I’ll post a little more about front covers soon, and maybe have another go at the front. I wouldn’t publish Running to Love with that cover, but you’ll go through a few covers before you hit the right combination of fonts, effects, and pictures. There’s no shame in trying–it’s the only way you’ll see what you like and what you don’t.

Talk soon!


Gimp is a photo manipulation software that is free and can be found here. You don’t need to know how to use all the features for it to be of use to you. I suggest you download it, even if you’ve never heard of it before. There are tutorials online, and they can help you figure out how to change the photos for your book cover, website, and blog posts. I don’t know my way around it very well, but I use it to change dpi/ppi of a photo then do the rest in Word.

Once you have it downloaded, look at what you can do with it. Play around with the filters. I’m more comfortable in Word. Admittedly, GIMP can do more, so if you plan on publishing frequently, it might be worth taking some time to watch the tutorials.


Even if you pay for a photo, chances are someone has used it first or will use it in the future. Incidentally, after I changed my cover for 1700, I found someone on Twitter who used the same picture I had:


I am really glad I changed the cover! It’s a nice cover, but looks waaaaayyyyy too much like the one I used to have. Anyway, so manipulating the photo as much as you can, and/or using it with other photos, will lessen the chance you’ll have the same cover as someone else.

I use GIMP mainly to change the dpi/ppi, or dots per inch/pixels per inch. Look at this sexy guy–well, he’s sexy behind the menu. His dpi is only 72. You can see that in the X and Y resolution. I got there by clicking on the Image tab in the menu between View and Layer. Change them to 300 and click Scale. CreateSpace wants your images at 300 dpi/ppi. I read somewhere that going higher won’t do anything miraculous, so I haven’t bothered.



Now you need to save it. Go into File and click Export As (about 3/4 down the menu). This will save your photo as the JPG you need to use in your Word document for your front or back cover. (Hi, sexy guy! We can see you now!)



Click Export and it will save to wherever your computer saves your pictures.

That will save you some issues with photos. Sometimes you can buy them or download them at 300 dpi/ppi from the start, but it’s always a good idea to load the picture into GIMP and check to be sure. As I know, it certainly sucks to go through all that work on your cover only for CS to tell you in an email your photos aren’t up to snuff. How disappointing when you were hoping to order your proof! Publishing is hard enough as it is without making mistakes with things you could avoid. Too bad we don’t know what we don’t know until we need to know it.

Anyway, play around with the filters, have fun making your pictures different. Just for fun, I gave my man a sepia tone with the Colors, then coffee stains with the Decor under the Filters tab in the menu. As always, keep a copy of your picture just in case you do something you regret and you need to start over.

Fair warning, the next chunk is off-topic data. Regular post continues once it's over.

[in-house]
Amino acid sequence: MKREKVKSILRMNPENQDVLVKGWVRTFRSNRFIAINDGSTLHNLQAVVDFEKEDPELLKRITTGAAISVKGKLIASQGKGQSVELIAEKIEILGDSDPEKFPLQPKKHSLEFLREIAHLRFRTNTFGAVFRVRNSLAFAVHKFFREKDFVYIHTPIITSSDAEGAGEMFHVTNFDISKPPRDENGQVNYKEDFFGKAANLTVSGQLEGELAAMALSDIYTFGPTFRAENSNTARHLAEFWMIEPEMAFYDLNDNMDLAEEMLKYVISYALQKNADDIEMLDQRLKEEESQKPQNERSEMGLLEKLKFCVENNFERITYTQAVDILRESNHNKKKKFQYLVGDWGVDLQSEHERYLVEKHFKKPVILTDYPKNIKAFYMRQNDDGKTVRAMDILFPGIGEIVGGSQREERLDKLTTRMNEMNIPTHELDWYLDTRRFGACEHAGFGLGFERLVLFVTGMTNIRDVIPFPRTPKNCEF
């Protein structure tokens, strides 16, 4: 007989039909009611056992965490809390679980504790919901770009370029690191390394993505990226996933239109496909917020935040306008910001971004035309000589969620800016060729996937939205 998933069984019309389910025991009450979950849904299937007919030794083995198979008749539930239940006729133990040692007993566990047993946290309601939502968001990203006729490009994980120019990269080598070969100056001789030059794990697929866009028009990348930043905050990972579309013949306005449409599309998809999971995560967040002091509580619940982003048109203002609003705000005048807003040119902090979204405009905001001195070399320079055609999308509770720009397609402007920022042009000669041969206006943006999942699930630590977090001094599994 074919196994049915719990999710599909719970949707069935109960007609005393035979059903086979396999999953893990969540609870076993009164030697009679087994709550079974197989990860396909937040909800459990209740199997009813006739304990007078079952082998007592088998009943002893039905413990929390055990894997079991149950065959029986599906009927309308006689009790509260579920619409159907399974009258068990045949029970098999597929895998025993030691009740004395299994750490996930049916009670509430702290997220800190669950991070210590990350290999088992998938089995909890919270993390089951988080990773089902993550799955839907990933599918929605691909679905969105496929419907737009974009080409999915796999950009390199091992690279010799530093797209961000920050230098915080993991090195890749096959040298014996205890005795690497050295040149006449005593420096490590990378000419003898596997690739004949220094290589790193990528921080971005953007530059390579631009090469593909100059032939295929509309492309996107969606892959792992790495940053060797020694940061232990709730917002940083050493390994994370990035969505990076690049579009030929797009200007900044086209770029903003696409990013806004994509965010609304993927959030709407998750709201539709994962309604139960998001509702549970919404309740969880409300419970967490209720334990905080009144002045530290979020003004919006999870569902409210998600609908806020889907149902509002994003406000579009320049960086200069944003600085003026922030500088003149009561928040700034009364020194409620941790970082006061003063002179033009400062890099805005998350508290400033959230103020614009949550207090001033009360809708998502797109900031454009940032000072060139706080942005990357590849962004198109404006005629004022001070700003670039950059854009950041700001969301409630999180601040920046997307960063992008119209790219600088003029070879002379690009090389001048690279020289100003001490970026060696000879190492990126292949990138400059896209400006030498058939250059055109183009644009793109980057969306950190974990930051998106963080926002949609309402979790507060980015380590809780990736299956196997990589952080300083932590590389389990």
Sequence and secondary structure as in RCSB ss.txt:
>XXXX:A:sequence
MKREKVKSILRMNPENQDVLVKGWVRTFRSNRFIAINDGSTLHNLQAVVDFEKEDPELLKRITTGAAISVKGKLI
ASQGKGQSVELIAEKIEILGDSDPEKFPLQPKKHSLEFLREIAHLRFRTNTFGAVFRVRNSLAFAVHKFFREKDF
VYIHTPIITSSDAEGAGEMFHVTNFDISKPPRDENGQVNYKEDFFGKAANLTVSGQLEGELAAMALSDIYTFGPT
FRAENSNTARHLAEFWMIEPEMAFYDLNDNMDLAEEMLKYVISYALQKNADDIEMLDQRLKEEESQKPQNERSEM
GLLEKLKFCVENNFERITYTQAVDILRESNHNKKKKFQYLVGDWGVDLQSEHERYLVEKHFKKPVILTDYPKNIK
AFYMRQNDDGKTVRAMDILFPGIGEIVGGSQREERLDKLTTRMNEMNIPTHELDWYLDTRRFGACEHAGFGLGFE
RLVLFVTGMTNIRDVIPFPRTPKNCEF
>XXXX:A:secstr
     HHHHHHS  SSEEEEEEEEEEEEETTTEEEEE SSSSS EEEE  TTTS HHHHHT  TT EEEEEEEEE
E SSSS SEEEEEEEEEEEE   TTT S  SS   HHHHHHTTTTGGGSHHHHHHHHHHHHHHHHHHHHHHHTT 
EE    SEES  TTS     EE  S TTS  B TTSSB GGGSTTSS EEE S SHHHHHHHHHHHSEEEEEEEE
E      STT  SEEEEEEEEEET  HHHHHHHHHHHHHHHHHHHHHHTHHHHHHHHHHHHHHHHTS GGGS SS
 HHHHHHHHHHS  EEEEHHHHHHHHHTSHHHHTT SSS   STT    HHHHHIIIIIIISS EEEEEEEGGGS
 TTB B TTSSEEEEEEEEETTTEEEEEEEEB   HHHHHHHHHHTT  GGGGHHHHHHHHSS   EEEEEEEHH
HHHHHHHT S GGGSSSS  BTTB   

(Thanks to Pinterest for the picture.)

Next time I’ll get to the cover! Thanks for reading!



Book Cover: Bits and Pieces

I’m sorry it’s been so long since my last post. I’ve been busy writing, starting a new novella series at the beginning of August and hoping to finish it this month.

I also have another reason I didn’t want to write this next blog post: I didn’t feel like I knew enough to be coaching anyone on how to make a cover. Let’s face it, the original cover to The Corner of 1700 Hamilton was a mess, and how I was ever proud of it is beyond comprehension. If you don’t remember what it looks like here:

cover example for blog

Is it the worst cover ever? No. But it’s not the best either. I hate where my name is, I dislike the picture. And what is the goofy quote on the back?  No one said that to me. At the time I was going through Pixabay, I was adamant that I didn’t want to spend money on the picture (and going back to my blog on the subject you can probably tell), but when I started thinking I really needed to redo my cover and fix the formatting mistakes inside, I realized that I was going to have to find a picture. A good picture. Maybe a picture that costs a little money. Once I found a picture, things kind of fell into place for me. This is the cover I recently submitted to CreateSpace (that was accepted, squee!)


My name is better, the picture more accurately depicts what the book is about, the ghost’s quote is gone. I do have the proof back and I have to say the only little tiny mistake is my name on the spine is not 100% in line with the title. But it’s a small thing, compared to the train wreck above, I’m going to let it slide. Also, the imprint picture on the spine is a little more to the right, but I think that’s not a big deal either. Truthfully, 1700 is thin, and to fit anything on the spine and make it look good enough, is good enough for me.

Does this mean I feel more prepared to give advice, yes and no. I did get two warnings in my congratulations email. One was a warning saying my cover contained a picture that was less than 200 DPI, or dots per inch. CreateSpace wants them all at 300 dpi or there is a chance they will be printed blurry pixelated. I knew the one I purchased for my cover was 300 DPI, but I totally forgot about my imprint picture. It was only 79 DPI (I’ll tell you how to fix that later), but I fixed it so future books will won’t have that issue. (It did print fine, by the way; no harm done.)